THE MARCOS administration considers its effort of setting up more farm-to-consumer stores in the country as a means towards food security and addressing rising costs.
“This is our response to the food crisis and the increasing prices of goods,” President Ferdinand R. Marcos, Jr. said in Filipino at the launch of the so-called Kadiwa program in the central Philippine province of Cebu.
“We will continue this to ease the burden of our countrymen.”
He said the government will establish more stalls, especially in areas where residents struggle with the rising costs of food.
“We will continue to do this, increase and improve,” he said.
The Kadiwa program facilitates a farm-to-market supply chain, with pop-up shops selling agricultural products as well as other locally manufactured goods at relatively low prices since the state shoulders costs for transportation and other expenses.
Earlier this month, the Department of Agriculture announced a plan to install Kadiwa retail stores in select Metro Manila dry and wet markets within the first quarter.
Mr. Marcos said there are already more than 500 state-assisted stalls across the country.
Inflation hit a fresh 14-year high of 8.7% in January, accelerating from 8.1% in December as food prices soared amid supply issues.
Onion — a basic ingredient in Philippine dishes — was among the agricultural products whose price became unaffordable for many Filipinos.
The price of onion, which hit as much as P700 per kilo in December, has prompted the government to revise retail price suggestions for the food staple and launch a campaign against alleged smugglers.
National Economic and Development Authority Secretary Arsenio M. Balisacan said earlier this month that Philippine inflation may start to plateau starting March as food supply is expected to improve due to the start of harvest season and absence of typhoons so far this year.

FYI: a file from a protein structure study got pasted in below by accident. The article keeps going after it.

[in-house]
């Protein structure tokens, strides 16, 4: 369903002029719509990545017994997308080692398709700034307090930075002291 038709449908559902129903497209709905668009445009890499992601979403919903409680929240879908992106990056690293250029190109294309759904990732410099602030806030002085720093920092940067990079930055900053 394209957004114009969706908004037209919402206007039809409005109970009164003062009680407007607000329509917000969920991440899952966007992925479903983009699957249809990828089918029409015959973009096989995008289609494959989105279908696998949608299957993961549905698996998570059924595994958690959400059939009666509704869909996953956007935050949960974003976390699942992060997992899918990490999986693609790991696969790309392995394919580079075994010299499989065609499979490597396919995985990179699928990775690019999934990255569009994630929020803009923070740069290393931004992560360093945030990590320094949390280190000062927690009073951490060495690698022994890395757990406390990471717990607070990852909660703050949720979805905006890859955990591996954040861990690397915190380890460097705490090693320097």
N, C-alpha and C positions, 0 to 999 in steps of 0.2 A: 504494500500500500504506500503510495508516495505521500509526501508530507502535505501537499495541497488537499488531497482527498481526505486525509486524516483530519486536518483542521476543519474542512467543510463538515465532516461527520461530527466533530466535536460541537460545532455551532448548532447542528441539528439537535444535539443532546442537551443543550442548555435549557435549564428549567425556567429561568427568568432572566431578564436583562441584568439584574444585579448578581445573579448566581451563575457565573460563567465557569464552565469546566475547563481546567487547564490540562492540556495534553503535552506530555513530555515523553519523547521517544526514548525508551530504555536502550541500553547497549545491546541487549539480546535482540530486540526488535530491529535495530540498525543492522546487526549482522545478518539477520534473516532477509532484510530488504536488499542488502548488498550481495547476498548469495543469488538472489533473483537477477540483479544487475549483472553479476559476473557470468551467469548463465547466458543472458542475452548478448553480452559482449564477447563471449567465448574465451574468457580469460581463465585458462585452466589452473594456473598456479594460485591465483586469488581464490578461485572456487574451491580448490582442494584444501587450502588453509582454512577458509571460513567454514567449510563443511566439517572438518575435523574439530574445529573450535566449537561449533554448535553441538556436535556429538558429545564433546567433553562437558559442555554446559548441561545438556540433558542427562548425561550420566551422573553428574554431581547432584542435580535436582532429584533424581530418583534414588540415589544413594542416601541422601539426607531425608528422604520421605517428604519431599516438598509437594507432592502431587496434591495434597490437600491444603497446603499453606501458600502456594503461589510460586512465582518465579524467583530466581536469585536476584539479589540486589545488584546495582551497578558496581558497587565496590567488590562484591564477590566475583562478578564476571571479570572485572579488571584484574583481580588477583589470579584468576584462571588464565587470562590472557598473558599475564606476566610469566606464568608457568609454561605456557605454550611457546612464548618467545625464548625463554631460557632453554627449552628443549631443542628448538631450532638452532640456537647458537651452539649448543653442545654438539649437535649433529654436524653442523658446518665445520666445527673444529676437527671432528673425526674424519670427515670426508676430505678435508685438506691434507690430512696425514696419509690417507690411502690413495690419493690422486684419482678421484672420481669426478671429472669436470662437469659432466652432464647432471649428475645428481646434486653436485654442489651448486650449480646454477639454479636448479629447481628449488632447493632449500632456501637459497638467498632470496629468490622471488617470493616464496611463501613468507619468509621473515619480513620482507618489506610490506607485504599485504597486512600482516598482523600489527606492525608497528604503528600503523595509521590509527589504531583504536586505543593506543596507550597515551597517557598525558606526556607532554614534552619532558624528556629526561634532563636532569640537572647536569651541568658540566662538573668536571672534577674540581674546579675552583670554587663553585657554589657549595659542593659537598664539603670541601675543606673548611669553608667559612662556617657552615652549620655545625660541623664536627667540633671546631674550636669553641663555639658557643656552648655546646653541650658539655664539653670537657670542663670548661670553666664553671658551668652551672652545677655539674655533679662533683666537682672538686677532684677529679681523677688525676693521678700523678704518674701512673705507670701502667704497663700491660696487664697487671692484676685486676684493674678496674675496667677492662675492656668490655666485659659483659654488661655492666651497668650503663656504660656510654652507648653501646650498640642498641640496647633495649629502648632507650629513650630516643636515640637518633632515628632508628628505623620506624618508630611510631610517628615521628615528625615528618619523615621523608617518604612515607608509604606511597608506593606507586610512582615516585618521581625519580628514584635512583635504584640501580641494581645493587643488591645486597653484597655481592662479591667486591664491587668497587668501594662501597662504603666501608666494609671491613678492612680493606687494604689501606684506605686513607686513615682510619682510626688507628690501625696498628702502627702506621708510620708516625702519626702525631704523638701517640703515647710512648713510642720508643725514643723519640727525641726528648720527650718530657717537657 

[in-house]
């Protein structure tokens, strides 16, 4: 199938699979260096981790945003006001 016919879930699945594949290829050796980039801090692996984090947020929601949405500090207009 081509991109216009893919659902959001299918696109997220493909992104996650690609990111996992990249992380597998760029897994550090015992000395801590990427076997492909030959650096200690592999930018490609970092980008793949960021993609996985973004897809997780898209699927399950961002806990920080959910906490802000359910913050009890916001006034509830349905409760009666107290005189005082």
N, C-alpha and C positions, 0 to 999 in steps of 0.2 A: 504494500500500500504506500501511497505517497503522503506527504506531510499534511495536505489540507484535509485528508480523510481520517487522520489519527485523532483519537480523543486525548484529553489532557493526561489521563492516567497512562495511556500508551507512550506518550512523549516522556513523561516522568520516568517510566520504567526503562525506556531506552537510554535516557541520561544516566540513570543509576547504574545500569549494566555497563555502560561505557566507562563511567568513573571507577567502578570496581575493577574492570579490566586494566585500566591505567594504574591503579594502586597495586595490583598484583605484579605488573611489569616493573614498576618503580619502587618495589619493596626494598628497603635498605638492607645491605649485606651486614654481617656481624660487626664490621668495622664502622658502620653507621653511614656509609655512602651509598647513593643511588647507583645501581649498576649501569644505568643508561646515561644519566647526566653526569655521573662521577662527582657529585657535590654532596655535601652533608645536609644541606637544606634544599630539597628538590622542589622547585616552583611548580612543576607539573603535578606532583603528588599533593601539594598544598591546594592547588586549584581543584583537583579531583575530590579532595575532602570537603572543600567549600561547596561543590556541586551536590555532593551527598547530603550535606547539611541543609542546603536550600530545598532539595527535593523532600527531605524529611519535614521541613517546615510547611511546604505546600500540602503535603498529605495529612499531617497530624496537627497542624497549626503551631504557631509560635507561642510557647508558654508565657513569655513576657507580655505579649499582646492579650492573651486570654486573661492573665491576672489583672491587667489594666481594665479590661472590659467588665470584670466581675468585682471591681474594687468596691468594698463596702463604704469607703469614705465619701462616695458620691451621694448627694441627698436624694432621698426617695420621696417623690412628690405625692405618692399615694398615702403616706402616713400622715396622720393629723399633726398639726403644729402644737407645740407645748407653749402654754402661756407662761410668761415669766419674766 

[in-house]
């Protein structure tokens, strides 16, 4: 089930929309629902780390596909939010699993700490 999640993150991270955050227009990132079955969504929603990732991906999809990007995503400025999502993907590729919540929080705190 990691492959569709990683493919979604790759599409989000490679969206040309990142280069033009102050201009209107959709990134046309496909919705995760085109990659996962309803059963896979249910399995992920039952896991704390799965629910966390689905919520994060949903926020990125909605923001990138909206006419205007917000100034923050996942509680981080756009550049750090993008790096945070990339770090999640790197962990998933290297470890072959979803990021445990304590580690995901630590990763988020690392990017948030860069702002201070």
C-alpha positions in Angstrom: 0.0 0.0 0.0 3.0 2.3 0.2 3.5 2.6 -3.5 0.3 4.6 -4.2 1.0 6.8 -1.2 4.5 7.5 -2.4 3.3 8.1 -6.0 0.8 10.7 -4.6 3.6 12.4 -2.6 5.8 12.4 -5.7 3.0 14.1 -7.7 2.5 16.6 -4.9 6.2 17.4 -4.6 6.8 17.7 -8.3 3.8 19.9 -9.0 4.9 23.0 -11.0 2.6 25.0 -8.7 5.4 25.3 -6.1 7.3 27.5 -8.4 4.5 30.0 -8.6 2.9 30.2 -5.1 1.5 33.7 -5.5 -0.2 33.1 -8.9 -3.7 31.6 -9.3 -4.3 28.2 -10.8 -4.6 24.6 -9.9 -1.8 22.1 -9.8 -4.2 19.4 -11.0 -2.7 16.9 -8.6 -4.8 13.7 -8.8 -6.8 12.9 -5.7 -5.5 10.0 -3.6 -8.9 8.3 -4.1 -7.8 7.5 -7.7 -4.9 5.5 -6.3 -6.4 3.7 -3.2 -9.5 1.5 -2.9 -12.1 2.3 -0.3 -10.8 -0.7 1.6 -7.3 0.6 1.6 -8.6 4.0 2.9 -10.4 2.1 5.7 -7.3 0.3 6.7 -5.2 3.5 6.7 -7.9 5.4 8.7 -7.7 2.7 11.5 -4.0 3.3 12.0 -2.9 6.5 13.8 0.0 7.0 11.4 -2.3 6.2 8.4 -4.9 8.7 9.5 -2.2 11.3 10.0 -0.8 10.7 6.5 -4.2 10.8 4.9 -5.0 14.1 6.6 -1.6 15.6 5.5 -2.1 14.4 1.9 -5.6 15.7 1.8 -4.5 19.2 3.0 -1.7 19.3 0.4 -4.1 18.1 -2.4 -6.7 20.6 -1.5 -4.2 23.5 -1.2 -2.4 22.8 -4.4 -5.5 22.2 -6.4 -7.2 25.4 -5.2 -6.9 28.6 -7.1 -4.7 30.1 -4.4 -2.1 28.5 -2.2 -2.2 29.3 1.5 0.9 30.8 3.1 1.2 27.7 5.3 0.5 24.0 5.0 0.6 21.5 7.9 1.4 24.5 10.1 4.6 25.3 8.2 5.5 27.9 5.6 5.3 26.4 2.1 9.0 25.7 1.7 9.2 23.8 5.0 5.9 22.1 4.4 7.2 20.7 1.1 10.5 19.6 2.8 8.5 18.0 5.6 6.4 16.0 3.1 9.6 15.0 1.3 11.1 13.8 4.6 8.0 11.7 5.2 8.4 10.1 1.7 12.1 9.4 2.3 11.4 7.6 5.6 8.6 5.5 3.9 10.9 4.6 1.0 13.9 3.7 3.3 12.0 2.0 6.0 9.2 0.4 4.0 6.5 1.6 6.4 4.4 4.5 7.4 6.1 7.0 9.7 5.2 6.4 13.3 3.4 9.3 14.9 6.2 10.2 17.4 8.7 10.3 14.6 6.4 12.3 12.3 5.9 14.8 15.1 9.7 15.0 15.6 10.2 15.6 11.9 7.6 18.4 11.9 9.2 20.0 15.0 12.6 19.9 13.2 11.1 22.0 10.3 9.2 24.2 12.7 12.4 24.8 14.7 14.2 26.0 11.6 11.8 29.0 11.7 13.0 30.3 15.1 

Also on Monday, Mr. Marcos called for a multisectoral approach to accomplish his administration’s goal of building six million housing units until 2028 to address the country’s backlog.
He made the call as he led the inauguration of a 25-hectare housing project for residents of a coastal community in Cebu City.
“This will not be successful if our national government and local government don’t collaborate, work together, and join forces,” he said in a speech, adding that lawmakers as well as the private sector have important roles in the government’s housing program.
He said he is coordinating with Congress to ensure that the monthly amortization of the housing projects would be affordable, noting that the program is intended to help minimum wage earners, informal settlers, and other vulnerable sectors.
He also asked authorities to ensure that housing units are built to withstand extreme weather events and other natural calamities.
Last month, the president asked legislators to allot funding that would help people pay interest on government housing units.
Public housing is the only solution to informal settlements, Mr. Marcos told reporters on the sidelines of his trip to Cebu.
“There is really no other way to solve that problem.”
The President said his administration is evaluating a possible flexible and deferred payment system for housing beneficiaries. — Kyle Aristophere T. Atienza